7:12 am
bloomberg. veryve larry summers deeply involved in lending. david: john is a big fan. he believes that is the future. is theie: technology future. you heard it here on bloomberg "go." philanthropist john stier is joining us. what do you want to ask him? energy, conservation, politics, investments. he knows a lot. tweet us your question. ♪
7:13 am
7:14 am
7:15 am
7:16 am
on moste: one issue investors minds has to be liquidity. in a bloomberg exclusive, here is the former deutsche bank ceo anshu jain. worry about the combination of very tight credit spreads. huge ownership of these assets by retail investments among others. sometimes without a clear understanding of how much liquidity they can expect. in my opinion, and impaired ability on the part of things to provide that liquidity. i think that we forget reasonably high -- i think we could get reasonably high volatility. stephanie: here is howard marks, the cochair and founder of oaktree capitol. what do you make of this? what he saidthink
7:17 am
was essentially right. most things swing from one extreme to the other. my mother used to talk about the happy medium, but they are rarely there. the quiddity is an example. is an -- or liquidity example. sometimes they are really liquid, sometimes they are not liquid, and the swaying from one to the other can be painful. stephanie: who caused the pain? the swing the pain of comes from the fact it was too agh, too easy to trade in nonliquid investments. what made it harder was that people became more jittery and test of mystic. .tructurally -- and pessimistic structurally, it is harder for banks to take proprietary positions. it used to be, on a tough day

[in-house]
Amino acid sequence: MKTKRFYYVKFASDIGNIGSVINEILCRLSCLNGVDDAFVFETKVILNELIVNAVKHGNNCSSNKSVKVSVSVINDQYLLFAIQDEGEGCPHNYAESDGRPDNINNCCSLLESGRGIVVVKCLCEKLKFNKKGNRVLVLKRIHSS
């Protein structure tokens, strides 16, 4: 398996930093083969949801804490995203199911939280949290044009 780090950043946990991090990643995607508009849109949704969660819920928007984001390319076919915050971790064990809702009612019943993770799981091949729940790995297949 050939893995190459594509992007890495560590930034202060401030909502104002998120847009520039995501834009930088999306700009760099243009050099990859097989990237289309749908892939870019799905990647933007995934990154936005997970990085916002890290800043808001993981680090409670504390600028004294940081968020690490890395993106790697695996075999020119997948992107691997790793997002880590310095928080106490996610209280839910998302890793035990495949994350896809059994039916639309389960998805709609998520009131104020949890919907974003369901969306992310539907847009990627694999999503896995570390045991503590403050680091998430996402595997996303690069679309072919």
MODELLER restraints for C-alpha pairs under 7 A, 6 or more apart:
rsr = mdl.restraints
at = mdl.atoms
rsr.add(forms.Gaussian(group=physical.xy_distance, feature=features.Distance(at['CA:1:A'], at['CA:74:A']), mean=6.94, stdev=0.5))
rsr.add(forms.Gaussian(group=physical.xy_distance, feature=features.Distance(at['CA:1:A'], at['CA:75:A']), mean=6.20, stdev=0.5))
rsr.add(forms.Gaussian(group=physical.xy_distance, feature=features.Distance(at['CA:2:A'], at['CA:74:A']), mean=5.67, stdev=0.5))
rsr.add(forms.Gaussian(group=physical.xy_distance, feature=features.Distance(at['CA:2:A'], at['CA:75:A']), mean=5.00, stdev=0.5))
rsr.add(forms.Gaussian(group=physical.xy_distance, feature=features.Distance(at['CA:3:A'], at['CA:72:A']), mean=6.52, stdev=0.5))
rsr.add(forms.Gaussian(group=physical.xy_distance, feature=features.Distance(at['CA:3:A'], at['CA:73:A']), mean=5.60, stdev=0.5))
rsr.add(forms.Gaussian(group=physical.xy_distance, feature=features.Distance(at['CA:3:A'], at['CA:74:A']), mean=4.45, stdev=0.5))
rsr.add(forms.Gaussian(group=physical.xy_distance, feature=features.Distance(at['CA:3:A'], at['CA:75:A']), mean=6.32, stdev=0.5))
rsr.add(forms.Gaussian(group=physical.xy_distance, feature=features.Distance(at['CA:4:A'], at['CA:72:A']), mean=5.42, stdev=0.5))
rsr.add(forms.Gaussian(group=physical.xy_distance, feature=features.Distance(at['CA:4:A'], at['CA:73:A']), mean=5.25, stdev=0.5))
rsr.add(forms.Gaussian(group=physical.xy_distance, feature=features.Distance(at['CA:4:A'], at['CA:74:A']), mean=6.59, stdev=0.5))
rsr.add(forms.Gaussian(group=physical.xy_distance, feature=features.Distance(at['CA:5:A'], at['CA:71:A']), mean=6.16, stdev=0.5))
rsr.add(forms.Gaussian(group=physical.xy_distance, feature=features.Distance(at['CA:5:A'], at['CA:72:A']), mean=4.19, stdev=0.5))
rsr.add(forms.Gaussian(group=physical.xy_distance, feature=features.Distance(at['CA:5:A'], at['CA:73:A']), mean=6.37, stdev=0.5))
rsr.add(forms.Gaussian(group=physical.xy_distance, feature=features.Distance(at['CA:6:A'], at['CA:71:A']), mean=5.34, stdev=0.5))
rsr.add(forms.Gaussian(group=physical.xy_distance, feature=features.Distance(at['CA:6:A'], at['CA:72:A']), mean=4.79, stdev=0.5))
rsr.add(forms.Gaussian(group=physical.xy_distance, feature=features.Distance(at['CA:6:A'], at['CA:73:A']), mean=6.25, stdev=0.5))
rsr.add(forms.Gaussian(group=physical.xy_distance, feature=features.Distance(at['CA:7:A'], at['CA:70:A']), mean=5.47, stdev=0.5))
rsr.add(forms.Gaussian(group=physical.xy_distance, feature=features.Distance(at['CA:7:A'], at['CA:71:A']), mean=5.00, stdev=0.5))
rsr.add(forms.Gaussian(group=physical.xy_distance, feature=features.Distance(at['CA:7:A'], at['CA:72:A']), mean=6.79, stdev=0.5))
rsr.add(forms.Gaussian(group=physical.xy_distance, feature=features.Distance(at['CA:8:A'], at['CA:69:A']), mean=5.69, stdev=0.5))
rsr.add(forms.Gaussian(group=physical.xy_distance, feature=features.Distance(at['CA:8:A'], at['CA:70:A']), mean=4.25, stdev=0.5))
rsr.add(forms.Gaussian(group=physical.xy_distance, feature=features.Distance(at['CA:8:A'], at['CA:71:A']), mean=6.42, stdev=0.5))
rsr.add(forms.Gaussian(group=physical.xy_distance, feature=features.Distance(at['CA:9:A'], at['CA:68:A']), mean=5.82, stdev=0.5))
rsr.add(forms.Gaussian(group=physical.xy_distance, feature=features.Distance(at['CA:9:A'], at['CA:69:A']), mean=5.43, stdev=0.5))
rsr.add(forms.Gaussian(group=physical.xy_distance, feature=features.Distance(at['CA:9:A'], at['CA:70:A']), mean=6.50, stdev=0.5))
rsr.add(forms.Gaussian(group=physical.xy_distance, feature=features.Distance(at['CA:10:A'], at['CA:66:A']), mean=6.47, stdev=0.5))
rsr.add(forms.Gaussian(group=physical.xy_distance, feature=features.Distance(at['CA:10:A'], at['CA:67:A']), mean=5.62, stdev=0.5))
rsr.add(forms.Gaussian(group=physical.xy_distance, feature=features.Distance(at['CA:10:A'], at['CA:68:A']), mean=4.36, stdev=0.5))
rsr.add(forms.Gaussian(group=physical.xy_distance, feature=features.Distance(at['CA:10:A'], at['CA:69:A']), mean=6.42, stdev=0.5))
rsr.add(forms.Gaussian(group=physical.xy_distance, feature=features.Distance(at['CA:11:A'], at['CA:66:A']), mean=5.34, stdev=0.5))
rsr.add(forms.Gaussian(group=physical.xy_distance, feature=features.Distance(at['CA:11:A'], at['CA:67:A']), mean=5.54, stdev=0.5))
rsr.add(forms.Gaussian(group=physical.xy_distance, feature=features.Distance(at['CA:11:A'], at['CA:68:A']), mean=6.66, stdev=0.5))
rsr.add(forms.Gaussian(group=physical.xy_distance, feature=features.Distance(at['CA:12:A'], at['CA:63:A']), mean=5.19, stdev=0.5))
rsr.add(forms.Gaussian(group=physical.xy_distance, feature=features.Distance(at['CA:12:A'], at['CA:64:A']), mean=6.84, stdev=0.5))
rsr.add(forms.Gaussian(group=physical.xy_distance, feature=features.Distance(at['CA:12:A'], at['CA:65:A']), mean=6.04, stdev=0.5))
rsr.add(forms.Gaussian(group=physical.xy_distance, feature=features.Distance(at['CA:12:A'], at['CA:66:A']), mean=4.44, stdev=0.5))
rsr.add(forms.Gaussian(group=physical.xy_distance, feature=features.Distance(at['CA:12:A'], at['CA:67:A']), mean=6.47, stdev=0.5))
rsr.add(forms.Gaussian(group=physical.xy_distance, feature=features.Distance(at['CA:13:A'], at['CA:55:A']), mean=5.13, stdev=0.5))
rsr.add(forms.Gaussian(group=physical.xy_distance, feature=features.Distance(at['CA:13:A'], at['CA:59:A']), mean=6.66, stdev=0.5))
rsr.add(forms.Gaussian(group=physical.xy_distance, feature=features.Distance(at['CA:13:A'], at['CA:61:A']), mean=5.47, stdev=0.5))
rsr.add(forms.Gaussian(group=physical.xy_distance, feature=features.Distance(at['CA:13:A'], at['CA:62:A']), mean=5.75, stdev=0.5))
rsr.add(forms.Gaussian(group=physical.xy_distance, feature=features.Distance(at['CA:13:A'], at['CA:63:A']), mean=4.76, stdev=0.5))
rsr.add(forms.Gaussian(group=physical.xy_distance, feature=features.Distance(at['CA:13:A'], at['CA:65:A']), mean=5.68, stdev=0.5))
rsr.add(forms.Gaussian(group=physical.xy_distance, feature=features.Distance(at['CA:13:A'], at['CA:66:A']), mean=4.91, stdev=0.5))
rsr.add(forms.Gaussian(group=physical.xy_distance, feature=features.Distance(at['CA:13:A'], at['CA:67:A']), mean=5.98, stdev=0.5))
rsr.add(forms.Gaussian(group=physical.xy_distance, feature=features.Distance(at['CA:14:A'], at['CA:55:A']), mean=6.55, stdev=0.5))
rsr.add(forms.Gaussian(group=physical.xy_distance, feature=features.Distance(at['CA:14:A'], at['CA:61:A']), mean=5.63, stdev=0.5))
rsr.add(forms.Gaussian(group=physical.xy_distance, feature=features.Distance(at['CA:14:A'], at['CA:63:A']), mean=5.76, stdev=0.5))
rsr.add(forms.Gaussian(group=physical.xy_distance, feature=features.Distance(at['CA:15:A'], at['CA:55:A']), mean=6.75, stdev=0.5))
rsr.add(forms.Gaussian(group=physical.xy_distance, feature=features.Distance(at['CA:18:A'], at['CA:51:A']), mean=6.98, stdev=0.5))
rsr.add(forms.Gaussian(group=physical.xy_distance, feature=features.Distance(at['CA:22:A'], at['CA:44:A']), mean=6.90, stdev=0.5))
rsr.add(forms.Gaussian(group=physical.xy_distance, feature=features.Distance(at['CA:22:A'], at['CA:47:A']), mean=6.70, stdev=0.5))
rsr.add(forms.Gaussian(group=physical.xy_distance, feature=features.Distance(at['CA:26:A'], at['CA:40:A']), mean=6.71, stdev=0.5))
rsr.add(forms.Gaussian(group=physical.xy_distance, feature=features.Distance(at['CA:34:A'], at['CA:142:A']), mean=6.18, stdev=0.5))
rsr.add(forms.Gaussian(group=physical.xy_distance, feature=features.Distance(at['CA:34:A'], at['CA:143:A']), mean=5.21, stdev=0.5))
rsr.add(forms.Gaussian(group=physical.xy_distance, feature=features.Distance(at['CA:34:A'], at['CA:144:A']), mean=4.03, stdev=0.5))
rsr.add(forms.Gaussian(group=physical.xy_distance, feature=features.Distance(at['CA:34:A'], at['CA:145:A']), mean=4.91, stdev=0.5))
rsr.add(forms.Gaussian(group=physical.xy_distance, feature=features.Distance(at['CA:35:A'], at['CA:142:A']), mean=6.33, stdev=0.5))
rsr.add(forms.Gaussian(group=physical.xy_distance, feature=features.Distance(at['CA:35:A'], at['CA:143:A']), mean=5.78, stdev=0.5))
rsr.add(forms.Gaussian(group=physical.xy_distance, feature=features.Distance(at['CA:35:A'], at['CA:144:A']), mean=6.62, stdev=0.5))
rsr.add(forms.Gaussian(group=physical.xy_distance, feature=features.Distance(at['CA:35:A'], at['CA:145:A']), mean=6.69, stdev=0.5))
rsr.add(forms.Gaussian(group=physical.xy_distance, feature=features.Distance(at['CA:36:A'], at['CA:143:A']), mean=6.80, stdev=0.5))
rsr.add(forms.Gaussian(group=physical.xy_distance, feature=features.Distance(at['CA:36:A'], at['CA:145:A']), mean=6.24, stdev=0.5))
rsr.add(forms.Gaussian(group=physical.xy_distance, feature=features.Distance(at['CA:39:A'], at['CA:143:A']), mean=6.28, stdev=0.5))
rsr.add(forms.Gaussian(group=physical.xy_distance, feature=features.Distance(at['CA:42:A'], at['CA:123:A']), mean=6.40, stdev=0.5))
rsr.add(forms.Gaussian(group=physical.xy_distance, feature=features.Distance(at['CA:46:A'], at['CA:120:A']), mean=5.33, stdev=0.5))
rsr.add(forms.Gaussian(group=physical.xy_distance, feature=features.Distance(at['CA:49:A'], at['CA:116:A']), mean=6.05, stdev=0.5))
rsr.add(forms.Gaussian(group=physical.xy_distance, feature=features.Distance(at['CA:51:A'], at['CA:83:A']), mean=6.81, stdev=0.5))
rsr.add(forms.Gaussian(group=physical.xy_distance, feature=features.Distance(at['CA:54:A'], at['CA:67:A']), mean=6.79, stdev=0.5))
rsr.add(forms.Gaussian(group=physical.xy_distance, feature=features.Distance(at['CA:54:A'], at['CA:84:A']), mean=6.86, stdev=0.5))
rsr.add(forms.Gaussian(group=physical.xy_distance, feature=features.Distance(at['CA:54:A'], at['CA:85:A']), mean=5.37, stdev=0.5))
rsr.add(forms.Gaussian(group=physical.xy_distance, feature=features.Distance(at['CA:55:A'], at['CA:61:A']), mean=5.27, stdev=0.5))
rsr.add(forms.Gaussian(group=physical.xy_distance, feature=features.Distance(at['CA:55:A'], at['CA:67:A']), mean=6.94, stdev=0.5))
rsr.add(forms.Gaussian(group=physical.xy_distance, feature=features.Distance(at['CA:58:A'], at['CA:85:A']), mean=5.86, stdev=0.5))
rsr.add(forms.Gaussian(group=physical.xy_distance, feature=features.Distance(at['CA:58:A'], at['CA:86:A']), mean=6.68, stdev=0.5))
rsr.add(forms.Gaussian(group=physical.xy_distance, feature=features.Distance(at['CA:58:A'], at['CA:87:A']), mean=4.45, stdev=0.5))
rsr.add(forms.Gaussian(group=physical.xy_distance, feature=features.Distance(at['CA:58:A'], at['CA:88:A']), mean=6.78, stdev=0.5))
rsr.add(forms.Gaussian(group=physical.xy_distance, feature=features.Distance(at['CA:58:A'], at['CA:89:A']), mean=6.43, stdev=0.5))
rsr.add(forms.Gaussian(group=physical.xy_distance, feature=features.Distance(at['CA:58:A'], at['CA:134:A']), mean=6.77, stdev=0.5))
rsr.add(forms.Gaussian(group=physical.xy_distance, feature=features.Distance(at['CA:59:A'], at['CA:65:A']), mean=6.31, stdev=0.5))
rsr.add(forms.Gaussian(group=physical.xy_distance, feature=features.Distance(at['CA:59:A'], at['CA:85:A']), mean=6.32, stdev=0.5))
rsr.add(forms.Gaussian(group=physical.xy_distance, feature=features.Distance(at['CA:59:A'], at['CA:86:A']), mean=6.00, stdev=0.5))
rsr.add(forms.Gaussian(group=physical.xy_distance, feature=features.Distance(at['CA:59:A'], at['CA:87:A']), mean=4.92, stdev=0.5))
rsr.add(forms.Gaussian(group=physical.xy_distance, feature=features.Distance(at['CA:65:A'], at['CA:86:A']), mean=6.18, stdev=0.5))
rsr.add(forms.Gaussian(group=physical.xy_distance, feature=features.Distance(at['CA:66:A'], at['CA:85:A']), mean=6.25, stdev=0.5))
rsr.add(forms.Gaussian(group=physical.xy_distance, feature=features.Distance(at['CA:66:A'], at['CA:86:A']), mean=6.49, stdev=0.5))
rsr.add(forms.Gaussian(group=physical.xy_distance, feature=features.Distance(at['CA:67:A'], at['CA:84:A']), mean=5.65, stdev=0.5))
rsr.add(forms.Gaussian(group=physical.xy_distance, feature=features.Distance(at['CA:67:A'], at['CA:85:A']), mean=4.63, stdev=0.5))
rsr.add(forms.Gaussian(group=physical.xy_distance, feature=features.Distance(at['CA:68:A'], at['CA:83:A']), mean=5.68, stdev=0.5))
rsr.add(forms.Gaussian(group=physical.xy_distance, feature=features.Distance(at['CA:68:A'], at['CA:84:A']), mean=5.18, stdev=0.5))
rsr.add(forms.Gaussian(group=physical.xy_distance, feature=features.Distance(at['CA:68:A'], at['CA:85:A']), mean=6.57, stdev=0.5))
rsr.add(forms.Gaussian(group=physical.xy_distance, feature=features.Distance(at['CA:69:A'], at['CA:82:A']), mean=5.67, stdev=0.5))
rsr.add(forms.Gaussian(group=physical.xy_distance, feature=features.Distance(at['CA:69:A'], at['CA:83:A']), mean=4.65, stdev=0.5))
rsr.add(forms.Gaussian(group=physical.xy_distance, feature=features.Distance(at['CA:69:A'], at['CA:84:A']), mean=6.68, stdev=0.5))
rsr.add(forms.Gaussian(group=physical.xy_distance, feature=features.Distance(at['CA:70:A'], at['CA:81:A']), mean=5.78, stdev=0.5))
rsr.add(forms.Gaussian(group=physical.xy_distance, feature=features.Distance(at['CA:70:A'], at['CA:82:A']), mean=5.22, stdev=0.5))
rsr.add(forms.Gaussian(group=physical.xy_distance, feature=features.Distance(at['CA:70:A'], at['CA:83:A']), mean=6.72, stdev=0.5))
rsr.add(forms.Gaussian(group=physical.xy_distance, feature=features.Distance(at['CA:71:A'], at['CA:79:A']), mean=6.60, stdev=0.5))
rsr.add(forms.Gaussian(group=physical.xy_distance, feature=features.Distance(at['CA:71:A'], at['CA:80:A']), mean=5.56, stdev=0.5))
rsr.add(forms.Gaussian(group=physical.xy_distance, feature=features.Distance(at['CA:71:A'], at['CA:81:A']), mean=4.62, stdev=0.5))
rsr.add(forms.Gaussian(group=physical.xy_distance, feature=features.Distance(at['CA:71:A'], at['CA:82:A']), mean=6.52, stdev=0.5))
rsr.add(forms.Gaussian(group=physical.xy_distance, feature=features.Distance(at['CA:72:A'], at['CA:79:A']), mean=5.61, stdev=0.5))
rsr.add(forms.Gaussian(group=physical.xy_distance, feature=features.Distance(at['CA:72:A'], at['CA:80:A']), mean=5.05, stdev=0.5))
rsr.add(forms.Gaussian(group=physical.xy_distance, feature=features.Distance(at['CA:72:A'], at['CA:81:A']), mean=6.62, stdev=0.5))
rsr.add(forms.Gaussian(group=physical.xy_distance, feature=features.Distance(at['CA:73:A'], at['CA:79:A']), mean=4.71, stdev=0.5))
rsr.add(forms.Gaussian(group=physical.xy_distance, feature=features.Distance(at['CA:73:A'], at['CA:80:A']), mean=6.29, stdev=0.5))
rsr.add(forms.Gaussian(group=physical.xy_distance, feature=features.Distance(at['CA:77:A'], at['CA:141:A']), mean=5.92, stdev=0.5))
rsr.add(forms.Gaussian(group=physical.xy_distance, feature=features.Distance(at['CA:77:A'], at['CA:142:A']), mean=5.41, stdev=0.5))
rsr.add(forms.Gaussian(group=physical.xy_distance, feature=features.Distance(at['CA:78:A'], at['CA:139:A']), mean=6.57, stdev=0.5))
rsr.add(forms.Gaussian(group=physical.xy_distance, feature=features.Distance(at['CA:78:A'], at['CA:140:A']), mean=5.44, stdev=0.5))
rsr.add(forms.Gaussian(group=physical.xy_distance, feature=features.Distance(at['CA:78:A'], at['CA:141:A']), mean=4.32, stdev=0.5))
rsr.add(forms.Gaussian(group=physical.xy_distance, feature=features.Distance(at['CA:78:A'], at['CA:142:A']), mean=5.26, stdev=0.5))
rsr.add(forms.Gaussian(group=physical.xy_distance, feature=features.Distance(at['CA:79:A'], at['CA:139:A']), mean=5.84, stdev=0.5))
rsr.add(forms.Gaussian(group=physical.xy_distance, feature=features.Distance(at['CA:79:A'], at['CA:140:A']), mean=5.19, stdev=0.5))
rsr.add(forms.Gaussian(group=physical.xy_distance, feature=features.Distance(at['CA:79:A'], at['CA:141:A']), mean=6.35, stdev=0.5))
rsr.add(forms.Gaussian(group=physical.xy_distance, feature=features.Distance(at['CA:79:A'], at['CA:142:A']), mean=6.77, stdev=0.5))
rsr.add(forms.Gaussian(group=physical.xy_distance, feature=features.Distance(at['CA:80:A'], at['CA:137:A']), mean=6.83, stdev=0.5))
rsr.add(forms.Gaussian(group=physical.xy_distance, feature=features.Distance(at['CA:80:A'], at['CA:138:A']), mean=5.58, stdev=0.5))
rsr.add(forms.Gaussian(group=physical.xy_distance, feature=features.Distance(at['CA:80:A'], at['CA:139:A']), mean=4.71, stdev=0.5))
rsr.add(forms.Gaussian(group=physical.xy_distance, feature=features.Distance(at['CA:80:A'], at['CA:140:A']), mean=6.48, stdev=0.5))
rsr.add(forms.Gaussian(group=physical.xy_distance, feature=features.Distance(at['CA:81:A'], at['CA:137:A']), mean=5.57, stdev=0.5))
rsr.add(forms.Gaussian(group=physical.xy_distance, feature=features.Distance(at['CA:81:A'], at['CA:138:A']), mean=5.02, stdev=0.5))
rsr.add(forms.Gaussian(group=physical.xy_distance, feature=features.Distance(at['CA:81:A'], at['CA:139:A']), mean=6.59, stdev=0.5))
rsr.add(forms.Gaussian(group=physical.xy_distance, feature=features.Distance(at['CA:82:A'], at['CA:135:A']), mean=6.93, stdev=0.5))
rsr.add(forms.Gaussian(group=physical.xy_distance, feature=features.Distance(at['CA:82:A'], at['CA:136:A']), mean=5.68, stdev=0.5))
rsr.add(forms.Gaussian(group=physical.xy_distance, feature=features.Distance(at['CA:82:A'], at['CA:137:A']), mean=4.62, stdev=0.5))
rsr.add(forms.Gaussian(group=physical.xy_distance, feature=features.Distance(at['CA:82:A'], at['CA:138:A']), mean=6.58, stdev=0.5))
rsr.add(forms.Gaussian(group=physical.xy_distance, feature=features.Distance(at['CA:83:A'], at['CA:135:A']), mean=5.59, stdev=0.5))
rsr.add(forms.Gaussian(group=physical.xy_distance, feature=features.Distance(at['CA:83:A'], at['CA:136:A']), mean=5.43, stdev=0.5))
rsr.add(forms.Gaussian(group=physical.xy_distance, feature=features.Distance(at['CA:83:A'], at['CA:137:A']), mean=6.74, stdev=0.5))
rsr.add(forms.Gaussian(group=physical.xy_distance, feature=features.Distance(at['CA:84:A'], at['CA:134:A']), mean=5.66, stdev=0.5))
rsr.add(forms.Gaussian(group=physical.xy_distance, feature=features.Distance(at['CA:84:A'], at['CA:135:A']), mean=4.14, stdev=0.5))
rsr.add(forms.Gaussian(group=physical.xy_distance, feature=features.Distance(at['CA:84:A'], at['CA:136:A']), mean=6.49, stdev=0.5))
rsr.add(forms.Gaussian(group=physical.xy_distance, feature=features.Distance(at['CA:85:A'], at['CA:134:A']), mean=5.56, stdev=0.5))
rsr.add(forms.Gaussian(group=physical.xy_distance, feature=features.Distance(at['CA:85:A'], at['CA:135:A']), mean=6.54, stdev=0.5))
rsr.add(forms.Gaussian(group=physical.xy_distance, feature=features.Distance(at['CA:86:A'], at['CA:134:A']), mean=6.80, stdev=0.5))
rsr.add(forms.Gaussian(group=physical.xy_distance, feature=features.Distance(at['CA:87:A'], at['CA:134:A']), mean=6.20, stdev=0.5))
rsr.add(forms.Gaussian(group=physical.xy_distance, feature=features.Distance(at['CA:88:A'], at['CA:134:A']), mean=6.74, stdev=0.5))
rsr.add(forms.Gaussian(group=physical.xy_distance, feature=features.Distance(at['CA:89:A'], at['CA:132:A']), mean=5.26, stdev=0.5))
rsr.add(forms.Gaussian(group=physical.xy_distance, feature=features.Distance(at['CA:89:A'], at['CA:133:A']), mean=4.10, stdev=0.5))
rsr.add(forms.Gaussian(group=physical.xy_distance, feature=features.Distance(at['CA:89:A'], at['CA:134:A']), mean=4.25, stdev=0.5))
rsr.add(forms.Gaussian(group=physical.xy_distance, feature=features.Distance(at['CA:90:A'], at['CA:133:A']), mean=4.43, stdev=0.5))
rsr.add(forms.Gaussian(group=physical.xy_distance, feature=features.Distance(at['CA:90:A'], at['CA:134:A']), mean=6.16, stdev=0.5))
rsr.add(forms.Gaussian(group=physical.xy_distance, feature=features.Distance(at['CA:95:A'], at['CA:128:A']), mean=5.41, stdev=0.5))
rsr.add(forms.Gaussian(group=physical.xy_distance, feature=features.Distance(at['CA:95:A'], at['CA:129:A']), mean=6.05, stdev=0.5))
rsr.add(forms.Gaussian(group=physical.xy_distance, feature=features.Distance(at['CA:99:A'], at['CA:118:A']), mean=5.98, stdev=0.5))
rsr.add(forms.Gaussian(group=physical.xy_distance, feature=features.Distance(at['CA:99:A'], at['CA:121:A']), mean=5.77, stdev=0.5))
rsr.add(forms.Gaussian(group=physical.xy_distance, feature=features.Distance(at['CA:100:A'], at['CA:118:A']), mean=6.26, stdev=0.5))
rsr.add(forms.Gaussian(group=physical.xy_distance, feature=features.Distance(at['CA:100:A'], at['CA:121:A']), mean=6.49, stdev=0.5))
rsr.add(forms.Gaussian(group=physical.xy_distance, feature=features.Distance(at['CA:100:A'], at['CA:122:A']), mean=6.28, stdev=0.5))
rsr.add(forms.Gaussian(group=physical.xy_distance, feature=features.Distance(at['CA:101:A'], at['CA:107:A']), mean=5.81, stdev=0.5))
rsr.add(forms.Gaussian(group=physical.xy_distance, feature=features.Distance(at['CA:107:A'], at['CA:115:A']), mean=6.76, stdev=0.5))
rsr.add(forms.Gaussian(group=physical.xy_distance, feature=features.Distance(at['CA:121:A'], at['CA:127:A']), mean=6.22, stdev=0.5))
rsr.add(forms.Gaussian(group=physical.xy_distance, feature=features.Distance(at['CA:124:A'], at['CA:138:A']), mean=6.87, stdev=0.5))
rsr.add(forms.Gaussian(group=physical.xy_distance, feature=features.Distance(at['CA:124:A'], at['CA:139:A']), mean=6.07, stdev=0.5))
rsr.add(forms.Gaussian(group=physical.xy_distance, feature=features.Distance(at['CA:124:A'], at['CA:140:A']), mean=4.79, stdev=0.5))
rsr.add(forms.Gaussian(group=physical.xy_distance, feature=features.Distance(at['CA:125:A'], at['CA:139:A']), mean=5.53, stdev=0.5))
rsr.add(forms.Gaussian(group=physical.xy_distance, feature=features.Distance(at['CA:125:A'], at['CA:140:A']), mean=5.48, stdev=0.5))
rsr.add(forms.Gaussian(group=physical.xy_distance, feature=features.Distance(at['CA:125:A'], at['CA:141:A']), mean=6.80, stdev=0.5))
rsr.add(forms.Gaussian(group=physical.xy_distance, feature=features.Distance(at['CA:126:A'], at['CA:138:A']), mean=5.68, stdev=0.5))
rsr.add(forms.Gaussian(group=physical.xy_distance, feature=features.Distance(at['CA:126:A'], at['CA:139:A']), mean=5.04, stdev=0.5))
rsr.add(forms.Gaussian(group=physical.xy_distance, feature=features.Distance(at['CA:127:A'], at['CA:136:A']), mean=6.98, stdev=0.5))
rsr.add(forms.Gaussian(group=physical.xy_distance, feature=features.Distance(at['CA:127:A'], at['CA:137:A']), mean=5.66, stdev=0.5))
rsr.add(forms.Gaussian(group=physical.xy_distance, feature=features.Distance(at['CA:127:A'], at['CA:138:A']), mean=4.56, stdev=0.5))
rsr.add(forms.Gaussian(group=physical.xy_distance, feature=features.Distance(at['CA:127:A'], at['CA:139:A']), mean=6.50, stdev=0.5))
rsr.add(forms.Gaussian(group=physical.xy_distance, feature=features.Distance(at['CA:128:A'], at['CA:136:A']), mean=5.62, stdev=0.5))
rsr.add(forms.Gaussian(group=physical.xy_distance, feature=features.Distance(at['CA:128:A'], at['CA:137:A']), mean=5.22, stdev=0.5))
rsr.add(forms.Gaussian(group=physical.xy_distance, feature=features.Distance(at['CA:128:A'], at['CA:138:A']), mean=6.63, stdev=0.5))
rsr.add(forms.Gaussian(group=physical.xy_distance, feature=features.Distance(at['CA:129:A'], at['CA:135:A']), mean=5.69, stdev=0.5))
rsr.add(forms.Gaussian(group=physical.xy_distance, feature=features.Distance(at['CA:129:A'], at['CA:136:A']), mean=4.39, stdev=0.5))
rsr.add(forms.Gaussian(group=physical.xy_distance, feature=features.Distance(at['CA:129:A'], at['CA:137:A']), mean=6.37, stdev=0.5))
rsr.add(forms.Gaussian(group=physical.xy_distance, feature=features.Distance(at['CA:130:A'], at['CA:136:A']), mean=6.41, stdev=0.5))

7:18 am
when people were panicking, one smart person would walk into the crowd and say i buy. jp morgan in the crash. under the new rule, you cannot do that. david: how much has government regulation caused this? aren't non-regulator stepping in to provide liquidity? stephanie: like you. mr. marks: this is only part of the issue. there are no simple answers. you cannot say, liquidity is down because of dodd-frank. it is one of many things. us, the lower that things go, hopefully they will step in. hedge funds, who are always supposed to be the buyer of last resort's in the panic make it throws, and not be